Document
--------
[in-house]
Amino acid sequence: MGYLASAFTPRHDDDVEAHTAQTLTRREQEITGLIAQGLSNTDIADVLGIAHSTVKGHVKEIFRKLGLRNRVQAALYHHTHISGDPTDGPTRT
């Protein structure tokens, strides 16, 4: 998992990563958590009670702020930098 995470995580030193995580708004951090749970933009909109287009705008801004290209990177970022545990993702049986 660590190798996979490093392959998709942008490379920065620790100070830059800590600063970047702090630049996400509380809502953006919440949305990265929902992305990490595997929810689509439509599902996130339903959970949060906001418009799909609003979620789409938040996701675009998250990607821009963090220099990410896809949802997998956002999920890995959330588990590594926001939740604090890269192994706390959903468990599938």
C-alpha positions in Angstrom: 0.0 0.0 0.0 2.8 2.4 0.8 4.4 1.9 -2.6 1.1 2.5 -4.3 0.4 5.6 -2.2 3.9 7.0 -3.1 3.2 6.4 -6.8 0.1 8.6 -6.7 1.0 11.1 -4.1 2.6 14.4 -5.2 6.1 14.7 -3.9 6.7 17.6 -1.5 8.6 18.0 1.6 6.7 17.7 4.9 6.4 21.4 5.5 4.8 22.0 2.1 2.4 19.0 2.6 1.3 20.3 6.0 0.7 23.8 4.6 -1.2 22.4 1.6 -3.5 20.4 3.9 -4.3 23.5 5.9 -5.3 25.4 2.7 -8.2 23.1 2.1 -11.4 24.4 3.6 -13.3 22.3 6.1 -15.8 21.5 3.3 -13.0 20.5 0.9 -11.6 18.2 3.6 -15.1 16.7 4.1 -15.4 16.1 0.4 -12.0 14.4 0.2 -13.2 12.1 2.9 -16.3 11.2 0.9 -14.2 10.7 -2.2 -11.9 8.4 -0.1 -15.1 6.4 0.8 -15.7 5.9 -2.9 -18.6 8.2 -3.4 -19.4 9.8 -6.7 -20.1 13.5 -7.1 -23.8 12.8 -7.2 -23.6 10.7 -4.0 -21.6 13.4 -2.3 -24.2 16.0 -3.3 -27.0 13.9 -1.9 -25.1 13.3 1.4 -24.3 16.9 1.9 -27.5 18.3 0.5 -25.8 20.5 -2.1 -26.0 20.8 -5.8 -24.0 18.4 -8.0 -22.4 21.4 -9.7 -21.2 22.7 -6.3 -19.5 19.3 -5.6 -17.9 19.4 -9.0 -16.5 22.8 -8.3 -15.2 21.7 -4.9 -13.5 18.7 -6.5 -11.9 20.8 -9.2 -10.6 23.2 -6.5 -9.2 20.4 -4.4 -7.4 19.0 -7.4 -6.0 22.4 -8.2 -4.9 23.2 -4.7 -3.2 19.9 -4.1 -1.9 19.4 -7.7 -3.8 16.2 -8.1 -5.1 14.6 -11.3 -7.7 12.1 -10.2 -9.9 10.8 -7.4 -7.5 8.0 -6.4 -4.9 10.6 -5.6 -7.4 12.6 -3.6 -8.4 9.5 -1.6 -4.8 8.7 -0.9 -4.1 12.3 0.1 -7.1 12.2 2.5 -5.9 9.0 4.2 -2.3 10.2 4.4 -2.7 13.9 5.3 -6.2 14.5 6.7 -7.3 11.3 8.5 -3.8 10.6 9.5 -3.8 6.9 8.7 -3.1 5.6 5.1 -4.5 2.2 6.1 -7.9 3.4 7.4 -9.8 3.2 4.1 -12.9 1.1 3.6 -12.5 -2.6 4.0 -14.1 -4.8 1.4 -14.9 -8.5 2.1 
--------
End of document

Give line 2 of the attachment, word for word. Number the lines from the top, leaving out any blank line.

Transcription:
Amino acid sequence: MGYLASAFTPRHDDDVEAHTAQTLTRREQEITGLIAQGLSNTDIADVLGIAHSTVKGHVKEIFRKLGLRNRVQAALYHHTHISGDPTDGPTRT